(2) Notwithstanding anything contained in sub-section (2) of section 142 of sub-section (1), where the payee or the holder in due course, as the case may be, has filed a complaint against the drawer of a cheque in the court having jurisdiction under sub-section (2) of section 142 or the case has been transferred to that court under sub-section (1), all subsequent complaints arising out of section 138 against the same drawer shall be filed before the same court irrespective of whether those cheques were presented for payment within the territorial jurisdiction of that court.

(3) If, on the date of commencement of the Negotiable Instruments (Amendment) Act, 2015, more than one prosecution filed by the same person against the same drawer of cheques is pending before different courts, upon the said fact having been brought to the notice of the court, such court shall transfer the case to the court having jurisdiction under sub-section 142(2) before which the first case was filed as if that sub-section had been in force at all material times."

The Statement of Objects & Reasons [SoR] appended to the Bill makes it pretty clear that the amendments are directed towards nullifying the effect of the three judge bench decision in Dashrath Rupsingh Rathod v. State of Maharashtra [(2014) 9 SCC 129]. It restricted the jurisdiction for filing of complaints under Section 138 to only those courts within whose jurisdiction the cheque was drawn, and did so with retrospective effect. I've discussed Dashrath and its problematic retrospective application in some detail before. The SoR reveals that the amendment is spurred by representations received by the Government from various stakeholders (read banks) that the decision affords undue protection to defaulters. More important reasons seem to have been the failure of the decision to consider (i) the uniqueness of "at-par" payable cheques, (ii) the electronic clearance of cheques which is devoid of territorial-links, and (iii) the potential for multiple litigation between same parties at different locations.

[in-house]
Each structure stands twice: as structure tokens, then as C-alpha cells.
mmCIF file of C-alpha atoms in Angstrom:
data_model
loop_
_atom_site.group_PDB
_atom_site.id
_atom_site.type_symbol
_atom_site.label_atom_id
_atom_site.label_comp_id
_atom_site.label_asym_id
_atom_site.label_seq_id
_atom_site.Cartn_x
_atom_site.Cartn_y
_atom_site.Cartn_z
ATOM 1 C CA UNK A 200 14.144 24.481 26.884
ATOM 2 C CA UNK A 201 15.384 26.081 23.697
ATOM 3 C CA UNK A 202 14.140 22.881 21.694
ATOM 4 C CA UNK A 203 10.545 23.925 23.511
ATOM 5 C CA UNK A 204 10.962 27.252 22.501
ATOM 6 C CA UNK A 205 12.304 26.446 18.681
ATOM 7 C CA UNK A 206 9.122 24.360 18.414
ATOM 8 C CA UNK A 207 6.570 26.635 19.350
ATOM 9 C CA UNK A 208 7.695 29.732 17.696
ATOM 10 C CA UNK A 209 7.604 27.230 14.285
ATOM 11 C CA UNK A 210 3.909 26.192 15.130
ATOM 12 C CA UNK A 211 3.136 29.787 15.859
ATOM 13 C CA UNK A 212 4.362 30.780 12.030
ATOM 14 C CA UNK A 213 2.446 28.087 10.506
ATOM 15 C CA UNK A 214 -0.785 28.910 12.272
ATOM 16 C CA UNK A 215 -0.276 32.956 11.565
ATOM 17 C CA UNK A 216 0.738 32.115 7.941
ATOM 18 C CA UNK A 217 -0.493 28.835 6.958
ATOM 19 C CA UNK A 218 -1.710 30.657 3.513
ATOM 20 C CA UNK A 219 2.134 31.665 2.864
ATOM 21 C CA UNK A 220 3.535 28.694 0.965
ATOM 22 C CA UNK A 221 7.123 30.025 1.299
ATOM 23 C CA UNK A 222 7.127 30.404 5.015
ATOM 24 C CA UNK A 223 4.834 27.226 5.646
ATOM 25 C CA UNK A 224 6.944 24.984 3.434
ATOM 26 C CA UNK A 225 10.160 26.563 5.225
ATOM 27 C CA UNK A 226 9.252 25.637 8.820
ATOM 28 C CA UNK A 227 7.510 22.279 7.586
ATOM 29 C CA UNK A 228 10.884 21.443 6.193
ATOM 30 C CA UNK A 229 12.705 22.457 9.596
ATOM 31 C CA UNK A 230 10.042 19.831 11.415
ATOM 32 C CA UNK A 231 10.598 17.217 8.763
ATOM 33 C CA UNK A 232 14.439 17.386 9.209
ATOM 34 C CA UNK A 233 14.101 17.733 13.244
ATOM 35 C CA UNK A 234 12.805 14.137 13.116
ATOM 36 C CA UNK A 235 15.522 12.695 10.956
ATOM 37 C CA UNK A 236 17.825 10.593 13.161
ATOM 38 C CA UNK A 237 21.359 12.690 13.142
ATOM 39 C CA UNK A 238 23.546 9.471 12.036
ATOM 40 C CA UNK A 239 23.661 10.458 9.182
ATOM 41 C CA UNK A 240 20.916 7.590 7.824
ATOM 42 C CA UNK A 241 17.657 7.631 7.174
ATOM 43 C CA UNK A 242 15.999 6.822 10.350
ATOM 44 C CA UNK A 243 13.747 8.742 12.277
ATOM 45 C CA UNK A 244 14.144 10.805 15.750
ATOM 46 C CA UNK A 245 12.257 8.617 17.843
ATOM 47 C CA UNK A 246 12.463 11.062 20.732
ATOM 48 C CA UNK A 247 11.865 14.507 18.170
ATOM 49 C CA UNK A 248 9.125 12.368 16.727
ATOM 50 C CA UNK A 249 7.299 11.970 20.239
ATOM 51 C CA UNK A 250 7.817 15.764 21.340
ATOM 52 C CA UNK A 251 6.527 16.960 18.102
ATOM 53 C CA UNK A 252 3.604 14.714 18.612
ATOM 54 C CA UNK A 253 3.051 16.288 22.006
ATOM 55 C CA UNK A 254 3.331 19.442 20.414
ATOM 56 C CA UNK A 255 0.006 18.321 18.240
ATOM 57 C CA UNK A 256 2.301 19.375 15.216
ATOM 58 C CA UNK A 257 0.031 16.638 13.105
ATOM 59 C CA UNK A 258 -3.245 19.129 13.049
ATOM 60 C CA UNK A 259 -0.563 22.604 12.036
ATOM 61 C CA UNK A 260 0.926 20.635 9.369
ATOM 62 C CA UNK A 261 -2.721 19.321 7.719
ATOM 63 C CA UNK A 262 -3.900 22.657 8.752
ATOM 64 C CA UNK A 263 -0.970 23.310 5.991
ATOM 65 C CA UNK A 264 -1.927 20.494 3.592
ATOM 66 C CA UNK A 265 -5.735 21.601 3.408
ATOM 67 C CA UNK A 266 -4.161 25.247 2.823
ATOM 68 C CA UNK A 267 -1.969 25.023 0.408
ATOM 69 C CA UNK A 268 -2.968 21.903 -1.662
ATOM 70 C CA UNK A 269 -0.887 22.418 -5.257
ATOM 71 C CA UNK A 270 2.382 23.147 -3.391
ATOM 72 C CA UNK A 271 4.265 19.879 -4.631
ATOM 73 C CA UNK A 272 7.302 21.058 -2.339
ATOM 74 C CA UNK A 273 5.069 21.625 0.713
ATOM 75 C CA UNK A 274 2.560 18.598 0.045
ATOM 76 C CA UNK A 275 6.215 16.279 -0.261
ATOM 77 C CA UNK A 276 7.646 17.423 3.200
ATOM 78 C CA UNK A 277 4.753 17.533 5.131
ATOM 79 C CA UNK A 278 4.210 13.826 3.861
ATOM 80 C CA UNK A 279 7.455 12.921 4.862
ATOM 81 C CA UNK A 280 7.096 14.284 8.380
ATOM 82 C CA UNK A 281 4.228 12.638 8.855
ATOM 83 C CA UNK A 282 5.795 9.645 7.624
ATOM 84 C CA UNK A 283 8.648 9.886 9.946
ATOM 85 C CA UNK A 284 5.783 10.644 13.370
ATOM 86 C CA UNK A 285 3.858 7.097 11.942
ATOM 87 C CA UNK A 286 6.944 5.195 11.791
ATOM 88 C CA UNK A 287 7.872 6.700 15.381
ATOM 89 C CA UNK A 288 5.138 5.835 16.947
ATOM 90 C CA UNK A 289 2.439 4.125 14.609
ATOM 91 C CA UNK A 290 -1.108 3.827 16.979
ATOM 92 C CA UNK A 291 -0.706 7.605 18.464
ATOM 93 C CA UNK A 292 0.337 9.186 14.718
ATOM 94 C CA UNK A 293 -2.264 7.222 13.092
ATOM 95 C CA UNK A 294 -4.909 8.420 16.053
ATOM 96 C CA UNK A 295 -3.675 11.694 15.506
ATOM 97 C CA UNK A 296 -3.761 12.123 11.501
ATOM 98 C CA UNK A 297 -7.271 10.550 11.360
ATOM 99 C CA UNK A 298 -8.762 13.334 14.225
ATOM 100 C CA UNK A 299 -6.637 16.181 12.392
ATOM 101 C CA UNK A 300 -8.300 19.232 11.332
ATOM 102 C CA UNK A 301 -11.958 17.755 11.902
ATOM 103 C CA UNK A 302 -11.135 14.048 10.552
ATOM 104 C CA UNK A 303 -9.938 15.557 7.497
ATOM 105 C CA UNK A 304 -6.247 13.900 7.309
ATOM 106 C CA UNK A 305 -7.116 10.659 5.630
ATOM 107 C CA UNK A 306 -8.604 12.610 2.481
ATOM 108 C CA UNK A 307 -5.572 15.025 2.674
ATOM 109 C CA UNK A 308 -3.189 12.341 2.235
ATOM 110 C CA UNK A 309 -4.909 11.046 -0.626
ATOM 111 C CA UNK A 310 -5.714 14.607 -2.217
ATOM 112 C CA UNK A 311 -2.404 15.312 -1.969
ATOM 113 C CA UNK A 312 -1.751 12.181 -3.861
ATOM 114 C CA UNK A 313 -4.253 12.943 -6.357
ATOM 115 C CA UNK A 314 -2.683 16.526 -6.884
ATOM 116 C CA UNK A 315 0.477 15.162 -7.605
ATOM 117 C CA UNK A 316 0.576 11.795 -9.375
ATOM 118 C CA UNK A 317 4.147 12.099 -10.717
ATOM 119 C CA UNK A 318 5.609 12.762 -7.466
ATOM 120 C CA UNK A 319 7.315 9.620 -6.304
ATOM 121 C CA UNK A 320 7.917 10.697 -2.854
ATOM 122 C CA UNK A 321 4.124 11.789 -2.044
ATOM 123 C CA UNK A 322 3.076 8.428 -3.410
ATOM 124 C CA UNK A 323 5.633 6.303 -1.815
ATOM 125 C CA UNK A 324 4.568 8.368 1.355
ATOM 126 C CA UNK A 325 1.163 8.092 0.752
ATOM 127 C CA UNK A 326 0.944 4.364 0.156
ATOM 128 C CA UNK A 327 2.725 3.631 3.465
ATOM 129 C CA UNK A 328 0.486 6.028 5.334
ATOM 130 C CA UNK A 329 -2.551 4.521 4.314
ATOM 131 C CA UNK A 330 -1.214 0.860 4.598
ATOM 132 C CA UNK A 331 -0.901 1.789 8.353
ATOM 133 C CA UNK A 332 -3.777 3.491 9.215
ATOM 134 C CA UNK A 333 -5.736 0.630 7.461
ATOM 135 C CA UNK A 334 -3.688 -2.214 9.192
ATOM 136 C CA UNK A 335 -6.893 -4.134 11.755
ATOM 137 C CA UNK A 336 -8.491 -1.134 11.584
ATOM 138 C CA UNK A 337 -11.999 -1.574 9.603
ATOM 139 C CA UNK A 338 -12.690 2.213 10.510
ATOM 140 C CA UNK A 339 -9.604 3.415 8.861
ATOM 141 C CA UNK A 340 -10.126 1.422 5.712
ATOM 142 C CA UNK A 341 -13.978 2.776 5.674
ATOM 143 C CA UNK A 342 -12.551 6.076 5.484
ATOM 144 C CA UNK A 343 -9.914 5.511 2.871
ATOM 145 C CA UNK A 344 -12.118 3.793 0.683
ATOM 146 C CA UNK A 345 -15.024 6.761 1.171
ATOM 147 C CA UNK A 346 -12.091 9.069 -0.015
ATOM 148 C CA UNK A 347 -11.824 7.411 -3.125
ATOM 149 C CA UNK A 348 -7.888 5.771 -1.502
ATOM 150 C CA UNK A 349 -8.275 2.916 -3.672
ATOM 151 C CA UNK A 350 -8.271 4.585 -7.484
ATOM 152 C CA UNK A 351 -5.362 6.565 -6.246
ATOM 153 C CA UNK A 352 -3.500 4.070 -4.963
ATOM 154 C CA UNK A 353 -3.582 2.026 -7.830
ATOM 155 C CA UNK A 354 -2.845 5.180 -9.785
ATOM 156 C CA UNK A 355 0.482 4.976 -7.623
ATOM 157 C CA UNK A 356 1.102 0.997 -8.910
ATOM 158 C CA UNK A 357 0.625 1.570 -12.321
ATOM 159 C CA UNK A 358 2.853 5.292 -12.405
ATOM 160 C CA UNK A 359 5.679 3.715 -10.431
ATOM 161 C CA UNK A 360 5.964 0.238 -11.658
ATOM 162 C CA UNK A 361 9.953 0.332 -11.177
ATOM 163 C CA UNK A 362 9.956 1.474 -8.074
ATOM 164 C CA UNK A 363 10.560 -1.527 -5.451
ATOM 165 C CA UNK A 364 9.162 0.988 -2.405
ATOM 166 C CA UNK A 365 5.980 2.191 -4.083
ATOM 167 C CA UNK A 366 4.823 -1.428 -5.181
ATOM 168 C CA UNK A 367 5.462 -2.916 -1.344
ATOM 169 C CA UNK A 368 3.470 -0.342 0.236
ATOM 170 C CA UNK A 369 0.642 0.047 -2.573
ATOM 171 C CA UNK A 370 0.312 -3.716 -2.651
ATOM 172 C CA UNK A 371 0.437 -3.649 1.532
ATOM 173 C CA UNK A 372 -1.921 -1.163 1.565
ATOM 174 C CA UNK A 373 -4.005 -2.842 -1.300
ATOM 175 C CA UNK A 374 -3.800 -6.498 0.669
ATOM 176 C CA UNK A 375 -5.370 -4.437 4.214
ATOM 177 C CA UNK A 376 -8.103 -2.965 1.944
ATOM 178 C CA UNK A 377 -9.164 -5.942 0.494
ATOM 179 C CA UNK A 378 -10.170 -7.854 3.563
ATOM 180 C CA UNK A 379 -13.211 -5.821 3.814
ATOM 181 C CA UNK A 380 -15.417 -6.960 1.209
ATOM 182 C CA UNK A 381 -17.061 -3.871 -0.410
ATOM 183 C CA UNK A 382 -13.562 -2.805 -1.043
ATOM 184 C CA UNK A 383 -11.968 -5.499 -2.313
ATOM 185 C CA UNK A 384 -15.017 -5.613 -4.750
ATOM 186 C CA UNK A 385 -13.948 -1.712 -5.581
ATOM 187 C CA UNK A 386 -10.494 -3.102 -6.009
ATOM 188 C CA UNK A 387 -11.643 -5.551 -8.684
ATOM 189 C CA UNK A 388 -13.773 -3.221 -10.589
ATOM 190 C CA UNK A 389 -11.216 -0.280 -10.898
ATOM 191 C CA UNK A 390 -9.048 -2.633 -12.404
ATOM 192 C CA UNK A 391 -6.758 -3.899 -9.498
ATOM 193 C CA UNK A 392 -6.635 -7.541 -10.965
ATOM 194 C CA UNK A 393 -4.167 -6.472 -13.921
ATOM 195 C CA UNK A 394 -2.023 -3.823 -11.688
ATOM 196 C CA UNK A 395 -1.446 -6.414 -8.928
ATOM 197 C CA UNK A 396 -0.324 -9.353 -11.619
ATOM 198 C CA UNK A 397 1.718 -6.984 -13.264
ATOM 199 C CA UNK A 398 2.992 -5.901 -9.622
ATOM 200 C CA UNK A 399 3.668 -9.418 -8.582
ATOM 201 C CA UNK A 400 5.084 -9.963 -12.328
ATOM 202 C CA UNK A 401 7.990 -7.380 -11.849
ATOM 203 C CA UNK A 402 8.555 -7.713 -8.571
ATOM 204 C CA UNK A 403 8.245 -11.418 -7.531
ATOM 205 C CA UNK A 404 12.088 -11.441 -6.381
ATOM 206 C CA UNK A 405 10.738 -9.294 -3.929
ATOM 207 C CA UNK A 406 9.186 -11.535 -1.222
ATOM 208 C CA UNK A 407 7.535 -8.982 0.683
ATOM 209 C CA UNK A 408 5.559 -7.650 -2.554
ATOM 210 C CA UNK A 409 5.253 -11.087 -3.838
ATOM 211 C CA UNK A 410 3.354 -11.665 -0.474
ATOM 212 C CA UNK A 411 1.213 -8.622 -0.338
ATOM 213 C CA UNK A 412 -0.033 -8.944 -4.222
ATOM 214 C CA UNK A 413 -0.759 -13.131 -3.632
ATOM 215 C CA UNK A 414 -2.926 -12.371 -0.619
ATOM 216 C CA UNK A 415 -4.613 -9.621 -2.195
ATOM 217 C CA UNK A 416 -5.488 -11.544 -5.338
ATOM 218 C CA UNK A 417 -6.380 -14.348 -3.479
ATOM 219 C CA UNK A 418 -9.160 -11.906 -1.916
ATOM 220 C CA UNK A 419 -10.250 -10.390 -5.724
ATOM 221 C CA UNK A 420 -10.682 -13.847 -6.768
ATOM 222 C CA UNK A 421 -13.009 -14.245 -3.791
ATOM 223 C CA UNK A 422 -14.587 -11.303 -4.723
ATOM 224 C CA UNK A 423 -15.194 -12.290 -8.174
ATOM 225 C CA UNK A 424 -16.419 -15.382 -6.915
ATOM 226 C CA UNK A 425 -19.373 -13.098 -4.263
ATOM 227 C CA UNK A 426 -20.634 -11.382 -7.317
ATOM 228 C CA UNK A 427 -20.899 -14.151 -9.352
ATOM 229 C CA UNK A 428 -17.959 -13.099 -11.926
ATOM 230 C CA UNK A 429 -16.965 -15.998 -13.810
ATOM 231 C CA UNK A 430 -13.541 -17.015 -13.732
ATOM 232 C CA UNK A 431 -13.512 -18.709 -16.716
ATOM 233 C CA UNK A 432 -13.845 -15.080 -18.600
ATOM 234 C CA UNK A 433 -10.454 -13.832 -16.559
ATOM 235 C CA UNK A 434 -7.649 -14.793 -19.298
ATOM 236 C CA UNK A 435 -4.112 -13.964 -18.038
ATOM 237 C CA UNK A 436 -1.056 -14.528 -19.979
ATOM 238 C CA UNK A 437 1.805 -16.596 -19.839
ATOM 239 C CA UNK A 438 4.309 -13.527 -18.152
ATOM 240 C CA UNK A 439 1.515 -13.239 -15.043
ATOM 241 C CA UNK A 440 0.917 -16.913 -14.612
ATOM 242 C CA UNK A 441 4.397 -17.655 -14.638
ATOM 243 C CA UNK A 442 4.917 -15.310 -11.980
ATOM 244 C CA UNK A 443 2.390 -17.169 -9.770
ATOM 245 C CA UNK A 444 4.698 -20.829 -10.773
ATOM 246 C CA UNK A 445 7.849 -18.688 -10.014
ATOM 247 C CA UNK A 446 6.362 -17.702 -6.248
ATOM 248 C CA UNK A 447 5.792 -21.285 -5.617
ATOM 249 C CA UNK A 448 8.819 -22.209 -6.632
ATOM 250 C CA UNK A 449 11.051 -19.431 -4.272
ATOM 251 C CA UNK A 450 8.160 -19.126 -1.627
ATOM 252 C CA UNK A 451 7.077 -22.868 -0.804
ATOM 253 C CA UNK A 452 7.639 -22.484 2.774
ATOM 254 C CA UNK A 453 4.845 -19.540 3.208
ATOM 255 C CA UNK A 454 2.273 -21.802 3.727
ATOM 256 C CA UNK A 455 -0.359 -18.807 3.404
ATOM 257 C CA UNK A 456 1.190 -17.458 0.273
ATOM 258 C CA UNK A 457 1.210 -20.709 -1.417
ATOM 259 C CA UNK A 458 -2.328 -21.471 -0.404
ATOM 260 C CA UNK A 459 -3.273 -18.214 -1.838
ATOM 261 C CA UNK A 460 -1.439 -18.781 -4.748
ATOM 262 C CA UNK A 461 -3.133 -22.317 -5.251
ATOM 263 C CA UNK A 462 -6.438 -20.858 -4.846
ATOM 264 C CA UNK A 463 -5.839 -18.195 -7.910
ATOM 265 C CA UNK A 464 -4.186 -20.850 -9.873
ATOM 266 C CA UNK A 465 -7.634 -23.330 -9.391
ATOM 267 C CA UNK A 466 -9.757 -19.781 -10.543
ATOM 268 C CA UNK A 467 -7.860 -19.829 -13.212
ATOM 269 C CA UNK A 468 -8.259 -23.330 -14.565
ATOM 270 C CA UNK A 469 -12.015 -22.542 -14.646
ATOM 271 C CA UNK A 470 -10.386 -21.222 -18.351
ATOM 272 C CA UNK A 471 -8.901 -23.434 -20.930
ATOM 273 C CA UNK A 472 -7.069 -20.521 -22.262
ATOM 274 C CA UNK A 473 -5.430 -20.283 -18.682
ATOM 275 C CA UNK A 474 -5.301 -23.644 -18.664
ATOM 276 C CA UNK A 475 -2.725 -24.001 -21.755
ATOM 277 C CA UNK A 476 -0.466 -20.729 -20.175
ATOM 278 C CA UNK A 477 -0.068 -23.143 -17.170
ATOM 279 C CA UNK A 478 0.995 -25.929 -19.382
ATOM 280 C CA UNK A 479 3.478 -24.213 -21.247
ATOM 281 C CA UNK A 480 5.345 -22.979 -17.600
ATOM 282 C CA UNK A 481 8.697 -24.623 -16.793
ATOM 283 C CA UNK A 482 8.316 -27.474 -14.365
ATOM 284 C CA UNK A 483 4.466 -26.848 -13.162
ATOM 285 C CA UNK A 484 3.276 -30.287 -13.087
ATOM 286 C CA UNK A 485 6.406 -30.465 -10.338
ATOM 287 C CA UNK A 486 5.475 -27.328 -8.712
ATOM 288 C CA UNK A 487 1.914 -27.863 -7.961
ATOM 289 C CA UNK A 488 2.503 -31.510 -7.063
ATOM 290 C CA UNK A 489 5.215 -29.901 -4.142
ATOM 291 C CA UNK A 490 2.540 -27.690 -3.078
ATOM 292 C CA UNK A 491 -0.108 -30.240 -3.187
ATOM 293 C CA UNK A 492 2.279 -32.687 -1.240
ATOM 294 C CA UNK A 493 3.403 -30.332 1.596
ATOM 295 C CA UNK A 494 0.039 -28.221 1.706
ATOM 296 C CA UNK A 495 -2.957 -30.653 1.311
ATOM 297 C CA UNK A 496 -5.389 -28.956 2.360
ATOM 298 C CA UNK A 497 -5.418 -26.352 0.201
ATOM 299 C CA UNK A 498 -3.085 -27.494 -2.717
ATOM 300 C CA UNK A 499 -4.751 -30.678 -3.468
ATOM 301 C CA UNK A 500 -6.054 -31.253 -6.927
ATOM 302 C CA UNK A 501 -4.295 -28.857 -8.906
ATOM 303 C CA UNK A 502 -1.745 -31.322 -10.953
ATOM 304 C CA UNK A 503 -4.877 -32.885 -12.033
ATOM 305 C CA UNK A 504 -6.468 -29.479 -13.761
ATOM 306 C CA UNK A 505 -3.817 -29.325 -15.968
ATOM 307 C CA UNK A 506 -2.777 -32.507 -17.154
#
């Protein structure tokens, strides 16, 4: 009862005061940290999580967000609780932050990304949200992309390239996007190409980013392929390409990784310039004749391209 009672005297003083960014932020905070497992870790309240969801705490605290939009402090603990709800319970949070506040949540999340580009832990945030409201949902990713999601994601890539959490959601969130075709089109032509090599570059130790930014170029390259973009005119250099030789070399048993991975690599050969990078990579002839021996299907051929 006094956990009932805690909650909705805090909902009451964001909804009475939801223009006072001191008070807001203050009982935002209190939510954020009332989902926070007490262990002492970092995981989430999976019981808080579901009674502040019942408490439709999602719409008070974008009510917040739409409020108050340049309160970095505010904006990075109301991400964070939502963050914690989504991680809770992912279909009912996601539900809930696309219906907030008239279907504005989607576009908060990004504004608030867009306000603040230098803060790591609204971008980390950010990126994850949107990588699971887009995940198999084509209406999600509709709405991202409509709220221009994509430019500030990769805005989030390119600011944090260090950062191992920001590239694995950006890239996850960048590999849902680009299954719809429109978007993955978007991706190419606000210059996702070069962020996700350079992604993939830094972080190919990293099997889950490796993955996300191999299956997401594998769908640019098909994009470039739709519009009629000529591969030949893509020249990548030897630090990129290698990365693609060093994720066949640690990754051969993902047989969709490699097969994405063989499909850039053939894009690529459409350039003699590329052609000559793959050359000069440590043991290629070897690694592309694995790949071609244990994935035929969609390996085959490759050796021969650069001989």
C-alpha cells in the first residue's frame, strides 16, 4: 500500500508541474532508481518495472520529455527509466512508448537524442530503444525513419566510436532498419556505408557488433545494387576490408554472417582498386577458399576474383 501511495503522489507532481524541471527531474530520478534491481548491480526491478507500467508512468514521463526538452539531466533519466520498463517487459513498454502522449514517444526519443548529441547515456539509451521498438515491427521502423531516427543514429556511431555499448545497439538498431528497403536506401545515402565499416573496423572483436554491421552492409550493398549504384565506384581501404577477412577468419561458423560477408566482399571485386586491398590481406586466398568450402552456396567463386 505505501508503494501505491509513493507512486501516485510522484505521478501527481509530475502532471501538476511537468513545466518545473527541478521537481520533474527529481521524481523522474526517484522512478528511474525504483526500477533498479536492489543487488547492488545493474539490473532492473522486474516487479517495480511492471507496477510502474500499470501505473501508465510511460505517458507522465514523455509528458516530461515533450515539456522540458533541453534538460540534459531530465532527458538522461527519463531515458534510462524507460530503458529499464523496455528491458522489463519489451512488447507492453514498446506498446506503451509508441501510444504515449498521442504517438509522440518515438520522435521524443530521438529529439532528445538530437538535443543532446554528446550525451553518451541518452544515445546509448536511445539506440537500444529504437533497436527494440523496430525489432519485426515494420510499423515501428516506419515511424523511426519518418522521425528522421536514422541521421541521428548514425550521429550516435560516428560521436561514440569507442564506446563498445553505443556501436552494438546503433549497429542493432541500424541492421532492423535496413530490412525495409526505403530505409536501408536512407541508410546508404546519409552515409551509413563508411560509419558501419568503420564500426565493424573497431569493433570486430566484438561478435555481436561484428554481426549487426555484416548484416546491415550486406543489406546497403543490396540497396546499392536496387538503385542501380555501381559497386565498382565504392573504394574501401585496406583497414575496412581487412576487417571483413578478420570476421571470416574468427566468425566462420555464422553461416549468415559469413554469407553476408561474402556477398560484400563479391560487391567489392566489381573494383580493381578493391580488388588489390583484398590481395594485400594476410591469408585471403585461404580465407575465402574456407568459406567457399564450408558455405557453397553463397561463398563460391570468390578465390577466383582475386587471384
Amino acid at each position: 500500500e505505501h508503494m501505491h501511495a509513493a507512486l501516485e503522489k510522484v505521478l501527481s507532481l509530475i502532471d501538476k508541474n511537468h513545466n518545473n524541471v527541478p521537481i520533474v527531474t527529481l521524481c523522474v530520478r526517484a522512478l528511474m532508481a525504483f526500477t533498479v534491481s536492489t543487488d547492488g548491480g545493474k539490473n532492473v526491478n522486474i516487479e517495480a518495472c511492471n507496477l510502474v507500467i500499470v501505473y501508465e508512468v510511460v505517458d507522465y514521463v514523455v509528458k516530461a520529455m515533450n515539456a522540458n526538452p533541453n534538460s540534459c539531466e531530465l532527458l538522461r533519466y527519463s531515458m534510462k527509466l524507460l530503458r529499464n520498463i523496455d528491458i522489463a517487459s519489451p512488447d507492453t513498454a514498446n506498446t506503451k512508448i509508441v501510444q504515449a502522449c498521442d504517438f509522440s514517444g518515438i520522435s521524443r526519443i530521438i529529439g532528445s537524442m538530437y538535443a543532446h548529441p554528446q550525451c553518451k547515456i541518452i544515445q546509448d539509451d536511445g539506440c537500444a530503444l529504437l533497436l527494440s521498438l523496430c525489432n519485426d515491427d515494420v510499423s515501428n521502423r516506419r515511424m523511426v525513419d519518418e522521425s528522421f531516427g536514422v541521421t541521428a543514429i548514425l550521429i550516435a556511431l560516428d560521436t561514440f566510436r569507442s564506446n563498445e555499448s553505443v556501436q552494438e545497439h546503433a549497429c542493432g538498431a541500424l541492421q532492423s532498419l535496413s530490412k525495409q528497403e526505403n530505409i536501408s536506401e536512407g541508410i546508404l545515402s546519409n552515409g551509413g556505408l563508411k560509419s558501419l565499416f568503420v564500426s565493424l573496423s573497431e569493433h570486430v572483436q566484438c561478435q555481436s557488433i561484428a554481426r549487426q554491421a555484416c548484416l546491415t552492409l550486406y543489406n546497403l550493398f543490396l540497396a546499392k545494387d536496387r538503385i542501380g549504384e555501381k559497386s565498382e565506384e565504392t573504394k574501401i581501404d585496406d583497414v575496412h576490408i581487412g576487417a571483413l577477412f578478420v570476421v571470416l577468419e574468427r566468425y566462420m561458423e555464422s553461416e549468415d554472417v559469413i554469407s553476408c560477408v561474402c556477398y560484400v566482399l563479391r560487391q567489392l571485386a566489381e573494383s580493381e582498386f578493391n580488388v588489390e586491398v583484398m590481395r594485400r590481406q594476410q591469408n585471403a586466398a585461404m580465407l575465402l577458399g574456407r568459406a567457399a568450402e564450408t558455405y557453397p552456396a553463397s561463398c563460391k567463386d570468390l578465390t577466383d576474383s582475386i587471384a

These concerns raised with the decision were quite pertinent and the amendment is welcome, in most parts at least because I have my reservations about the ease with which the amendment allows for transferring matters (not because of the supposed harm to the common man which follows). What I fail to understand though is the fetish both Judiciary and Legislature seem to have with making changes retrospective. Through the new Section 142-A these jurisdictional tweaks are made retrospective in their operation. On a plain reading it suggests that all cases pending before any other court shall be transferred to the court of proper jurisdiction as now defined by Section 142(2). 

The possibility of the retrospective operation being unconstitutional was being discussed with friends yesterday, where my initial gusto legally supporting a challenge was dampened by the clearly correct position of Legislature being supreme. The only limits to retrospective operation are found in Article 20(1) of the Constitution, prohibiting the retrospective imposition of liability. This is indisputable. A challenge can certainly be mounted to the vagueness in Section 142-A regarding the stage at which a complaint must be for a transfer to happen. Surely the Legislature does not envisage every pending case to be scrutinized. Or does it? Cue: several more months of confusion about the jurisdiction of courts to entertain complaints under Section 138.

Thanks to Chetna Kumar for pointing out important errors in the previous version of this post

Saturday, May 9, 2015

Reversing the Presumption of Innocence - Part III

Over the last two posts, I described the various provisions restricting grant of bail requiring the court to determine, to some degree, the guilt or innocence of an accused person. Here, such provisions are subjected to a more critical eye. Warning: this is a long post.

Constitutionally Correct